Activists Upset Over a New Form of Shaming [Video]


I know often doctors telling their patients they need to lose weight can sound cold to some but there’s a host of issues known to get resolved by following that one simple piece of advice. It’s your doctor trying to help you, you know? And now a Connecticut College psychology professor Joan Chrisler has based an entire lecture saying that this is “medical fat shaming” and is “mentally and physically harmful”.

“Disrespectful treatment and medical fat shaming, in an attempt to motivate people to change their behavior, is stressful and can cause patients to delay health care seeking or avoid interacting with providers,” Chrisler stated.

As reported by Campus Reform:

Asserting that doctors “repeatedly advise weight loss for fat patients while recommending CAT scans, blood work, or physical therapy for other, average weight patients,” she argued that “recommending different treatments for patients with the same condition based on their weight is unethical and a form of malpractice.”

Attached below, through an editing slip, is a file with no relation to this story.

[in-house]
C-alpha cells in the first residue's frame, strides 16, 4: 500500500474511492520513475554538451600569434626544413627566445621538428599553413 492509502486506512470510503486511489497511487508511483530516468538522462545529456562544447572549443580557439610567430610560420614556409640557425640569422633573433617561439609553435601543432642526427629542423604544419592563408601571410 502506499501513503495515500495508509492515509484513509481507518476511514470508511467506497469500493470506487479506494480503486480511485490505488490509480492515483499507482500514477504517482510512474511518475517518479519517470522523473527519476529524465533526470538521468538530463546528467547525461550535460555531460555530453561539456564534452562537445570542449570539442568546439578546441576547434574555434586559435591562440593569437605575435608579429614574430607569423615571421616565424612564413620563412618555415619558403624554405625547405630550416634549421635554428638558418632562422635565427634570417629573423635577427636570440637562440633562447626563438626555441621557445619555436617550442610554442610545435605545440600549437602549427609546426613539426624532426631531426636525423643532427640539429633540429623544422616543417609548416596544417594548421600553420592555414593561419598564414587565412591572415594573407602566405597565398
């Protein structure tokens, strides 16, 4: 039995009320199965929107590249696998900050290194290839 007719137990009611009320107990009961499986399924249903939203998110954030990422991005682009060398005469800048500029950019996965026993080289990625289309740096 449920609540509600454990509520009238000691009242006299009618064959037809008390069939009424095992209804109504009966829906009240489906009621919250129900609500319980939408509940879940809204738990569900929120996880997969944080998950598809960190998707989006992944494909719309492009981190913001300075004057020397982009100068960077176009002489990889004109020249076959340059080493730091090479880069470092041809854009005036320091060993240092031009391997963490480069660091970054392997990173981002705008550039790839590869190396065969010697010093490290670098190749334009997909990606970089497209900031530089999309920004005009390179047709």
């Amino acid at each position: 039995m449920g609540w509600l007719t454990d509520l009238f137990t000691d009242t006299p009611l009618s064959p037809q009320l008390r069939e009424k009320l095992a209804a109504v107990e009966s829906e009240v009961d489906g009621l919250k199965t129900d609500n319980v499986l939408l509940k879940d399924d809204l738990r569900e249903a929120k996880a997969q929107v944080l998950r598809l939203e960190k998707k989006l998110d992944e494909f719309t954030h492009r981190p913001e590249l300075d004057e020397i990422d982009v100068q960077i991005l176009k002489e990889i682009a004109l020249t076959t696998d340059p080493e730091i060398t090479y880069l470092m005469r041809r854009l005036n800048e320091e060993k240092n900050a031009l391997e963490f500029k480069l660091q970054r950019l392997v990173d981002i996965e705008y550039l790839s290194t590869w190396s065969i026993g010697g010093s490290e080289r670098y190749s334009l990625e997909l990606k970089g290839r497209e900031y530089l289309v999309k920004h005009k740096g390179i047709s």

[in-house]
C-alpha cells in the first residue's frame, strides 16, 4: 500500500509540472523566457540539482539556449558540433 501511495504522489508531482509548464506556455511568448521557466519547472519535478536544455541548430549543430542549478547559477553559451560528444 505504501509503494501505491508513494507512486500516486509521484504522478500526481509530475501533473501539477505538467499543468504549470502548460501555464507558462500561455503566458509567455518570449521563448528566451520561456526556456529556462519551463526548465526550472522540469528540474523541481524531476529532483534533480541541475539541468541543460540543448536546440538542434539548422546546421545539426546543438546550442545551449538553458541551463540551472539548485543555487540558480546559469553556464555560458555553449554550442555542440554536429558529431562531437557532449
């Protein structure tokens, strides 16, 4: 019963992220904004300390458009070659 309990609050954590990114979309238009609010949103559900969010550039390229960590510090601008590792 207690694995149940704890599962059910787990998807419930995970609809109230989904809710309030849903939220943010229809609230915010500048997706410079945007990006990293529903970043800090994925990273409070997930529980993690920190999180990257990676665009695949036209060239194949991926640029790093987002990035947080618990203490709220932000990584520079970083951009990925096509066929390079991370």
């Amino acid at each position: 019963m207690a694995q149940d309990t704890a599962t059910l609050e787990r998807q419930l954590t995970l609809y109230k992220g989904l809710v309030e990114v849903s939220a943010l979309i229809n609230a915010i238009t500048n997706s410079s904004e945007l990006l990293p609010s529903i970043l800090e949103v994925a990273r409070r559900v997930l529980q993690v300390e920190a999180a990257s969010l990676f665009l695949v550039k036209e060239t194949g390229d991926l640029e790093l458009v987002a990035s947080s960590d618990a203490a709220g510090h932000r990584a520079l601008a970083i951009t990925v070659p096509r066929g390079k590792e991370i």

During her presentation, titled “Weapons of Mass Distraction—Confronting Sizeism,” Chrisler said there are many ways that doctors commonly microaggress against fat patients, not just in their approach to medical treatment, but even through interpersonal interactions.

“Implicit attitudes might be experienced by patients as microaggressions—for example, a provider’s apparent reluctance to touch a fat patient, or a headshake, wince, or ‘tsk’ while noting the patient’s weight in the chart,” she said, noting that “microaggressions are stressful over time and can contribute to the felt experience of stigmatization.”

Because of their apparent tendency toward fat-shaming, doctors “could jump to conclusions” that a patient’s condition is obesity-related, and therefore “fail to run appropriate tests, which results in misdiagnosis.”

In addition to “sizeism,” she stated that patients with intersectional identities (e.g., those who also experience sexism, ageism, racism, classism, or transphobia) experience an even “greater cumulative burden” at the doctor’s office, adding that “the stress that such unfairness causes can damage people’s health.”

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